Gases absorb certain frequencies.  And each gas absorbs its own special frequencies.  Certain gases absorb infrared very well.  And yes, the gas molecules will give off that energy in an effort to come into thermal equilibrium with outer space, but the energy is not always given off in the direction of outer space.  Some is aimed back at the Earth.  And what is aimed outward is subject to being absorbed by another gas molecule.  So, energy is absorbed and reemitted until it either gets past the greenhouse gases or is again absorbed by the Earth.  This reduces the efficiency of the Earth being able to come into a balance where the atmosphere gains and gives up equal amounts of energy each year.  A similar daily balance is also almost obtained with the temperature gradually changing some with the seasons.

What Gases Should We Consider?

The gas most often associated with the greenhouse, and the one individuals are often concerned with, is carbon dioxide.  Another common gas that causes problems is methane.  Indeed, there are many greenhouse gases, including water vapor.  Yes, places with dry climates can see a daily temperature change of sixty degrees in a day while damp places might have little change on a given day.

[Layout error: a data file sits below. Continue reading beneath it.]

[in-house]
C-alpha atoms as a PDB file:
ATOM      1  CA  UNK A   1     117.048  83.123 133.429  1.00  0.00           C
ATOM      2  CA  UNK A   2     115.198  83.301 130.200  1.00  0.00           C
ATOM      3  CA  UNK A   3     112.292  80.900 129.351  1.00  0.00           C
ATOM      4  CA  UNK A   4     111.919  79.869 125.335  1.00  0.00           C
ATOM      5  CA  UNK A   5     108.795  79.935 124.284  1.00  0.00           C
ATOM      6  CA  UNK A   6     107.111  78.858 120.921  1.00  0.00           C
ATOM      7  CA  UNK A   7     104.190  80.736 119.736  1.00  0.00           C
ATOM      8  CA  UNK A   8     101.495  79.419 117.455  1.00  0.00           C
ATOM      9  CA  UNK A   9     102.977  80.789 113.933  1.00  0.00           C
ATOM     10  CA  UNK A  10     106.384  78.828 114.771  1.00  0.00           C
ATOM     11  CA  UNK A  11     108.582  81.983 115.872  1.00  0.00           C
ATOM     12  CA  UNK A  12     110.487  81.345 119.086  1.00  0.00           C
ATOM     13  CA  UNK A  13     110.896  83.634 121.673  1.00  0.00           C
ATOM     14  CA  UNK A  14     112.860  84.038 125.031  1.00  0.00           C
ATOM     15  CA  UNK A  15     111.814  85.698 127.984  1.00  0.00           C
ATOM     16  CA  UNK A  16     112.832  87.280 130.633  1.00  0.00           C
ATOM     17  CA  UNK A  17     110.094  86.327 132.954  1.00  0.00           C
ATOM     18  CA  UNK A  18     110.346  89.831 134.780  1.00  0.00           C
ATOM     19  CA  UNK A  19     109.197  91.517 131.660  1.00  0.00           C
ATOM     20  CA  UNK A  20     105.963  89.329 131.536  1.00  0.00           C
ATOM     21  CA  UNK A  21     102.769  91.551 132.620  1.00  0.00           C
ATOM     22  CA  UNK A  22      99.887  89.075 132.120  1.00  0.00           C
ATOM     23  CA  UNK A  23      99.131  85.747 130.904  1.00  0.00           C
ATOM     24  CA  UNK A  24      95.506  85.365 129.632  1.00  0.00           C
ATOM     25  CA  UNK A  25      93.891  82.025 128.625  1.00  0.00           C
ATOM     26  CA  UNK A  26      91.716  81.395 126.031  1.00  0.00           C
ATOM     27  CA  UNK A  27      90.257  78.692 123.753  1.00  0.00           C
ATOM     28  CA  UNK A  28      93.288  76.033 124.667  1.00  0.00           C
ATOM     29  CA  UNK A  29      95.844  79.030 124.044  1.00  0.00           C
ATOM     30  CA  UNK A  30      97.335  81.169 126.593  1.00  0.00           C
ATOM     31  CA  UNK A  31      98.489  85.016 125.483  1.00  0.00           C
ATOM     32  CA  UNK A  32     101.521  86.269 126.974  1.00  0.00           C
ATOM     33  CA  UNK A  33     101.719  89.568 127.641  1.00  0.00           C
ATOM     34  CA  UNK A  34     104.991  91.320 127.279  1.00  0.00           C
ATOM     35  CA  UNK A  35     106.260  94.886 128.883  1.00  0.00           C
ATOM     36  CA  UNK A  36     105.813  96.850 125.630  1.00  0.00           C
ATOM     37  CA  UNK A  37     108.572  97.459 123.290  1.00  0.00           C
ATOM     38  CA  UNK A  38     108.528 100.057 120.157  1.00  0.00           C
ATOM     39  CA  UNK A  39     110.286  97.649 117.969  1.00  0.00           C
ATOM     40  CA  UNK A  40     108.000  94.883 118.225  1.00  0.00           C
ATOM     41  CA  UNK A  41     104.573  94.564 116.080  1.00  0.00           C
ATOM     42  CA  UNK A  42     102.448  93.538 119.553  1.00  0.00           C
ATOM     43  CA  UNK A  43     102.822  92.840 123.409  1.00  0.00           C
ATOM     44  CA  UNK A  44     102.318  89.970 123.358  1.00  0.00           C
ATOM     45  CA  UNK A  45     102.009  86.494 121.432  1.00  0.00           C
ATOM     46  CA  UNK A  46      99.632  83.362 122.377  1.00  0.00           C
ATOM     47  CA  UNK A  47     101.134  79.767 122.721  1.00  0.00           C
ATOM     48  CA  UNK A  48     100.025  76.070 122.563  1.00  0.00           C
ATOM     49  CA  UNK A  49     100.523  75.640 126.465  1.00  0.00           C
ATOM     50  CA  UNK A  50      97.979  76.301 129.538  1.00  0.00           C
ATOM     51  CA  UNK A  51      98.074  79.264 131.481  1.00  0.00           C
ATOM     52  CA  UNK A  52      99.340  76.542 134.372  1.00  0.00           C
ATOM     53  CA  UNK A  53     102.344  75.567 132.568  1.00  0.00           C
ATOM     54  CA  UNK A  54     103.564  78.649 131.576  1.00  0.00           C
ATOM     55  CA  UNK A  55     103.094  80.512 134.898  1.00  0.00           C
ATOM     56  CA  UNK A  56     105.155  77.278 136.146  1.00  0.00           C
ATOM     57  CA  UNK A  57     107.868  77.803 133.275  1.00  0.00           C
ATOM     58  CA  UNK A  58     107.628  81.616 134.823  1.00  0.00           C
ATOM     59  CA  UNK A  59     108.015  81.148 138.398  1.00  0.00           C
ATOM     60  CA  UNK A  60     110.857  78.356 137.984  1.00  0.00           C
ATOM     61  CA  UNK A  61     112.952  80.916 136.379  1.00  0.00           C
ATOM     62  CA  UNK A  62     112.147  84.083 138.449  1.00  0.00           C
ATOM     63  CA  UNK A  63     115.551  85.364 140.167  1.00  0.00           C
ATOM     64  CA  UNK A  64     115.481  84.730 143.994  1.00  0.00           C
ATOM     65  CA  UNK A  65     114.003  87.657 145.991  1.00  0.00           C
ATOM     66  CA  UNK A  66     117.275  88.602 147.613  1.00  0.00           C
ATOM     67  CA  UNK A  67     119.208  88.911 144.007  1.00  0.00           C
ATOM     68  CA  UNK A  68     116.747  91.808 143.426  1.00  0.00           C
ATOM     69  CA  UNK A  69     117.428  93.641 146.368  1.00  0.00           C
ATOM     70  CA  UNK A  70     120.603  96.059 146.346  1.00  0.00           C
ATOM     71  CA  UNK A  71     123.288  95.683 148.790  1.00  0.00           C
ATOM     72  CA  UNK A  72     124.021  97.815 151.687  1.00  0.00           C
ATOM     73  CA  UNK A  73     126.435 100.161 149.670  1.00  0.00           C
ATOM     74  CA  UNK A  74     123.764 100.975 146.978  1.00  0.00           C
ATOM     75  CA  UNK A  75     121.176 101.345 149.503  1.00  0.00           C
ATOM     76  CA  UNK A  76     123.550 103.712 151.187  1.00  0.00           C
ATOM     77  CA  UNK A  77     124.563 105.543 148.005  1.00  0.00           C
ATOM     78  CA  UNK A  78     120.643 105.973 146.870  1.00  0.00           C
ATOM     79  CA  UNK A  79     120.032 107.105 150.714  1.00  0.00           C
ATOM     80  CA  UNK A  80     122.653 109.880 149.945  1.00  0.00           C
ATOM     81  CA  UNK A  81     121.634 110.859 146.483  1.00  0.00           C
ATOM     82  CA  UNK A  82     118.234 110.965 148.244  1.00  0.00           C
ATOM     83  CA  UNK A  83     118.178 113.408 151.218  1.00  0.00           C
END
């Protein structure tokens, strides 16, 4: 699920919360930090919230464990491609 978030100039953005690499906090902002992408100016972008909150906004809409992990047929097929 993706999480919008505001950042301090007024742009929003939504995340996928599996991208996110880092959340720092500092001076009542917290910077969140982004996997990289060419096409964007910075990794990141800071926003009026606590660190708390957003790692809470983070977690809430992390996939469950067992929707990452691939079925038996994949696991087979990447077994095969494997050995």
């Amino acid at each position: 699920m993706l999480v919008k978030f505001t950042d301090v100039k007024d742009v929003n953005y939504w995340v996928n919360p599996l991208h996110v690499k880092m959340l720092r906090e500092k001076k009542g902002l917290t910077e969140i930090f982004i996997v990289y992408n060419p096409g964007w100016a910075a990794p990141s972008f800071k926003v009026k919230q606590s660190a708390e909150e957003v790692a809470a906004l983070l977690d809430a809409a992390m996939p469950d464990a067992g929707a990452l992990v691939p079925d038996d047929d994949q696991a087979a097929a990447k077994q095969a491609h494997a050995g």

Is the Ozone Layer Involved in Global Warming?

The ozone layer absorbs ultraviolet rays, which have more energy than visible light per photon.  If these rays were to come in unimpeded they would be absorbed by the ground and the things upon it, and this energy would heat the Earth.

Why Does the Earth Emit Infrared?

When a solid absorbs energy its molecules move faster.  It would seem that it might emit the same frequencies that were absorbed, but before that can happen the energy is shared by molecules bumping each other.  So, when it comes time to emit the energy back to space the molecules have less than what is needed for visible light.  Remember, some molecules sharing the energy are below the surface, so many more molecules have some of the incoming energy than those that were in the sunlight.